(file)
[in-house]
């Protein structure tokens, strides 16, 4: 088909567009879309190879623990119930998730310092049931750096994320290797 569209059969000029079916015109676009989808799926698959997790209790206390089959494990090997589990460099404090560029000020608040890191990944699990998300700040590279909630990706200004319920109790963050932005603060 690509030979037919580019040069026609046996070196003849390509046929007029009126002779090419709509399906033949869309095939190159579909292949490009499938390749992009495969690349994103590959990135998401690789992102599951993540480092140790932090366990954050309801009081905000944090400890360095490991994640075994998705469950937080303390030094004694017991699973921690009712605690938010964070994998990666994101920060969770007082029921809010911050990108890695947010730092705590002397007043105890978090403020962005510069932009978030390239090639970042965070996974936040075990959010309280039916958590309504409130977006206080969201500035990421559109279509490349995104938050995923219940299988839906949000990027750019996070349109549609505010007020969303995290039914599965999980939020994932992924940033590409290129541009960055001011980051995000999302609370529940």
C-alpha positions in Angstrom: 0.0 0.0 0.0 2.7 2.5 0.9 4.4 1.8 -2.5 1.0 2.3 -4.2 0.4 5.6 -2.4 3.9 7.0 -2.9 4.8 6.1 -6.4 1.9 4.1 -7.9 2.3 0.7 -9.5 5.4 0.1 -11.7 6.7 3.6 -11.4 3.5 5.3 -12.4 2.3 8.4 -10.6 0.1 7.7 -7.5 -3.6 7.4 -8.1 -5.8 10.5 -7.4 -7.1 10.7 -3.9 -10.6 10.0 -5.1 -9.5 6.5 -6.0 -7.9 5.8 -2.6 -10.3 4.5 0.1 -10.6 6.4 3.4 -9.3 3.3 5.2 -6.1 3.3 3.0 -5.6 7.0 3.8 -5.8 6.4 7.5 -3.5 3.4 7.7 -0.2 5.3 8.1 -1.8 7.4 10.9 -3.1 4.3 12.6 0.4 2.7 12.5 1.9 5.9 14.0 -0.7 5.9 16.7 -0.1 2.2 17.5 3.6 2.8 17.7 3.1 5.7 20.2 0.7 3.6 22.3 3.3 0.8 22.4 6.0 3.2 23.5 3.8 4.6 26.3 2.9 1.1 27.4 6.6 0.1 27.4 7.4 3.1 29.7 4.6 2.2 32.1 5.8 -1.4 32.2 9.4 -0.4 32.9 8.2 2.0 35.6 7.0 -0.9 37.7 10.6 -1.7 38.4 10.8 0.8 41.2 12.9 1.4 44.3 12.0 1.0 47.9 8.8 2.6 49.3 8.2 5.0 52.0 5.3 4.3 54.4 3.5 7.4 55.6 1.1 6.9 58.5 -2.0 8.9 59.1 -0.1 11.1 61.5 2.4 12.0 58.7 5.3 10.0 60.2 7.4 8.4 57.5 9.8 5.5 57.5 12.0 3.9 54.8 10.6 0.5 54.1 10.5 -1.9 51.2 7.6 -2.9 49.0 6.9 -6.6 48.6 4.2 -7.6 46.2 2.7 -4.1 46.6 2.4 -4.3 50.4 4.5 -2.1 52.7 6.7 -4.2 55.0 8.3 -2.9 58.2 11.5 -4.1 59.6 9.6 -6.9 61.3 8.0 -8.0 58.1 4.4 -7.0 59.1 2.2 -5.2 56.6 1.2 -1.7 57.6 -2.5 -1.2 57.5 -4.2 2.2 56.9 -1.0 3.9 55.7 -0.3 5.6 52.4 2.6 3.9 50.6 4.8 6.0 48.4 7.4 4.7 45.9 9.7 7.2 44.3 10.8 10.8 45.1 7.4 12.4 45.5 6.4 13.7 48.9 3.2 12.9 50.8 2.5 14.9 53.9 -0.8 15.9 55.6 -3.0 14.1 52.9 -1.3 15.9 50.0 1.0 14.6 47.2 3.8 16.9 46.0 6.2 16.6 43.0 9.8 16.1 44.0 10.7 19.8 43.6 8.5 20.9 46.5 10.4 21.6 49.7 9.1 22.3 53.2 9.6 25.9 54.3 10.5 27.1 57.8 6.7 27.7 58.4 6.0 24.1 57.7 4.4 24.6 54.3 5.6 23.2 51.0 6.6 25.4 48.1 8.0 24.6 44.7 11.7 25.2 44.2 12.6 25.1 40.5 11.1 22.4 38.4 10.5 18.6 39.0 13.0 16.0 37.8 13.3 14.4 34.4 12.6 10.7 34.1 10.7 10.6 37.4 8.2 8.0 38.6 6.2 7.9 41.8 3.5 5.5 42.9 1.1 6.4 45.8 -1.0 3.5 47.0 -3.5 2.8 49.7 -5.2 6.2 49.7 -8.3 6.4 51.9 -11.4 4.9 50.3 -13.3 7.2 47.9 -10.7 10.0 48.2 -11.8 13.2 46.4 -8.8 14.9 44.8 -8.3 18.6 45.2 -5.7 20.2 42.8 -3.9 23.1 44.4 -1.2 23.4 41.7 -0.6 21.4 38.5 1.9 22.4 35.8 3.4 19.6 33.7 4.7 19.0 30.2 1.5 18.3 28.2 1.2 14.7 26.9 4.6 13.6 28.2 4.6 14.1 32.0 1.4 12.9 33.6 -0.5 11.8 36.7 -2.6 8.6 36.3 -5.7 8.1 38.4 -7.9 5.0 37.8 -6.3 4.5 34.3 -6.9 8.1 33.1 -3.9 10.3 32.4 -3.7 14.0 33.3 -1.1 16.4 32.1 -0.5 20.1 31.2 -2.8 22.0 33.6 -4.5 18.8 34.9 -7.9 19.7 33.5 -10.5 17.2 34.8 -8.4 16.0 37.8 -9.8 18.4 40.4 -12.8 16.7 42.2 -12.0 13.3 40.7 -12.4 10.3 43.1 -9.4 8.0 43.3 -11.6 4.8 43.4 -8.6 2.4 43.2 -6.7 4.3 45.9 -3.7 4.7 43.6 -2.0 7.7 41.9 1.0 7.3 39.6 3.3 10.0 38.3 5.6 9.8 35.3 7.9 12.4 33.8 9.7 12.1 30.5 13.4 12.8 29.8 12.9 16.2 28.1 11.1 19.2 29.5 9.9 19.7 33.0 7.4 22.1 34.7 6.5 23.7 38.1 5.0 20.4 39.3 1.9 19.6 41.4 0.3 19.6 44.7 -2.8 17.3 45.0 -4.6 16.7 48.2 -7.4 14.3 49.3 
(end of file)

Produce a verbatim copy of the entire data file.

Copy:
[in-house]
């Protein structure tokens, strides 16, 4: 088909567009879309190879623990119930998730310092049931750096994320290797 569209059969000029079916015109676009989808799926698959997790209790206390089959494990090997589990460099404090560029000020608040890191990944699990998300700040590279909630990706200004319920109790963050932005603060 690509030979037919580019040069026609046996070196003849390509046929007029009126002779090419709509399906033949869309095939190159579909292949490009499938390749992009495969690349994103590959990135998401690789992102599951993540480092140790932090366990954050309801009081905000944090400890360095490991994640075994998705469950937080303390030094004694017991699973921690009712605690938010964070994998990666994101920060969770007082029921809010911050990108890695947010730092705590002397007043105890978090403020962005510069932009978030390239090639970042965070996974936040075990959010309280039916958590309504409130977006206080969201500035990421559109279509490349995104938050995923219940299988839906949000990027750019996070349109549609505010007020969303995290039914599965999980939020994932992924940033590409290129541009960055001011980051995000999302609370529940």
C-alpha positions in Angstrom: 0.0 0.0 0.0 2.7 2.5 0.9 4.4 1.8 -2.5 1.0 2.3 -4.2 0.4 5.6 -2.4 3.9 7.0 -2.9 4.8 6.1 -6.4 1.9 4.1 -7.9 2.3 0.7 -9.5 5.4 0.1 -11.7 6.7 3.6 -11.4 3.5 5.3 -12.4 2.3 8.4 -10.6 0.1 7.7 -7.5 -3.6 7.4 -8.1 -5.8 10.5 -7.4 -7.1 10.7 -3.9 -10.6 10.0 -5.1 -9.5 6.5 -6.0 -7.9 5.8 -2.6 -10.3 4.5 0.1 -10.6 6.4 3.4 -9.3 3.3 5.2 -6.1 3.3 3.0 -5.6 7.0 3.8 -5.8 6.4 7.5 -3.5 3.4 7.7 -0.2 5.3 8.1 -1.8 7.4 10.9 -3.1 4.3 12.6 0.4 2.7 12.5 1.9 5.9 14.0 -0.7 5.9 16.7 -0.1 2.2 17.5 3.6 2.8 17.7 3.1 5.7 20.2 0.7 3.6 22.3 3.3 0.8 22.4 6.0 3.2 23.5 3.8 4.6 26.3 2.9 1.1 27.4 6.6 0.1 27.4 7.4 3.1 29.7 4.6 2.2 32.1 5.8 -1.4 32.2 9.4 -0.4 32.9 8.2 2.0 35.6 7.0 -0.9 37.7 10.6 -1.7 38.4 10.8 0.8 41.2 12.9 1.4 44.3 12.0 1.0 47.9 8.8 2.6 49.3 8.2 5.0 52.0 5.3 4.3 54.4 3.5 7.4 55.6 1.1 6.9 58.5 -2.0 8.9 59.1 -0.1 11.1 61.5 2.4 12.0 58.7 5.3 10.0 60.2 7.4 8.4 57.5 9.8 5.5 57.5 12.0 3.9 54.8 10.6 0.5 54.1 10.5 -1.9 51.2 7.6 -2.9 49.0 6.9 -6.6 48.6 4.2 -7.6 46.2 2.7 -4.1 46.6 2.4 -4.3 50.4 4.5 -2.1 52.7 6.7 -4.2 55.0 8.3 -2.9 58.2 11.5 -4.1 59.6 9.6 -6.9 61.3 8.0 -8.0 58.1 4.4 -7.0 59.1 2.2 -5.2 56.6 1.2 -1.7 57.6 -2.5 -1.2 57.5 -4.2 2.2 56.9 -1.0 3.9 55.7 -0.3 5.6 52.4 2.6 3.9 50.6 4.8 6.0 48.4 7.4 4.7 45.9 9.7 7.2 44.3 10.8 10.8 45.1 7.4 12.4 45.5 6.4 13.7 48.9 3.2 12.9 50.8 2.5 14.9 53.9 -0.8 15.9 55.6 -3.0 14.1 52.9 -1.3 15.9 50.0 1.0 14.6 47.2 3.8 16.9 46.0 6.2 16.6 43.0 9.8 16.1 44.0 10.7 19.8 43.6 8.5 20.9 46.5 10.4 21.6 49.7 9.1 22.3 53.2 9.6 25.9 54.3 10.5 27.1 57.8 6.7 27.7 58.4 6.0 24.1 57.7 4.4 24.6 54.3 5.6 23.2 51.0 6.6 25.4 48.1 8.0 24.6 44.7 11.7 25.2 44.2 12.6 25.1 40.5 11.1 22.4 38.4 10.5 18.6 39.0 13.0 16.0 37.8 13.3 14.4 34.4 12.6 10.7 34.1 10.7 10.6 37.4 8.2 8.0 38.6 6.2 7.9 41.8 3.5 5.5 42.9 1.1 6.4 45.8 -1.0 3.5 47.0 -3.5 2.8 49.7 -5.2 6.2 49.7 -8.3 6.4 51.9 -11.4 4.9 50.3 -13.3 7.2 47.9 -10.7 10.0 48.2 -11.8 13.2 46.4 -8.8 14.9 44.8 -8.3 18.6 45.2 -5.7 20.2 42.8 -3.9 23.1 44.4 -1.2 23.4 41.7 -0.6 21.4 38.5 1.9 22.4 35.8 3.4 19.6 33.7 4.7 19.0 30.2 1.5 18.3 28.2 1.2 14.7 26.9 4.6 13.6 28.2 4.6 14.1 32.0 1.4 12.9 33.6 -0.5 11.8 36.7 -2.6 8.6 36.3 -5.7 8.1 38.4 -7.9 5.0 37.8 -6.3 4.5 34.3 -6.9 8.1 33.1 -3.9 10.3 32.4 -3.7 14.0 33.3 -1.1 16.4 32.1 -0.5 20.1 31.2 -2.8 22.0 33.6 -4.5 18.8 34.9 -7.9 19.7 33.5 -10.5 17.2 34.8 -8.4 16.0 37.8 -9.8 18.4 40.4 -12.8 16.7 42.2 -12.0 13.3 40.7 -12.4 10.3 43.1 -9.4 8.0 43.3 -11.6 4.8 43.4 -8.6 2.4 43.2 -6.7 4.3 45.9 -3.7 4.7 43.6 -2.0 7.7 41.9 1.0 7.3 39.6 3.3 10.0 38.3 5.6 9.8 35.3 7.9 12.4 33.8 9.7 12.1 30.5 13.4 12.8 29.8 12.9 16.2 28.1 11.1 19.2 29.5 9.9 19.7 33.0 7.4 22.1 34.7 6.5 23.7 38.1 5.0 20.4 39.3 1.9 19.6 41.4 0.3 19.6 44.7 -2.8 17.3 45.0 -4.6 16.7 48.2 -7.4 14.3 49.3 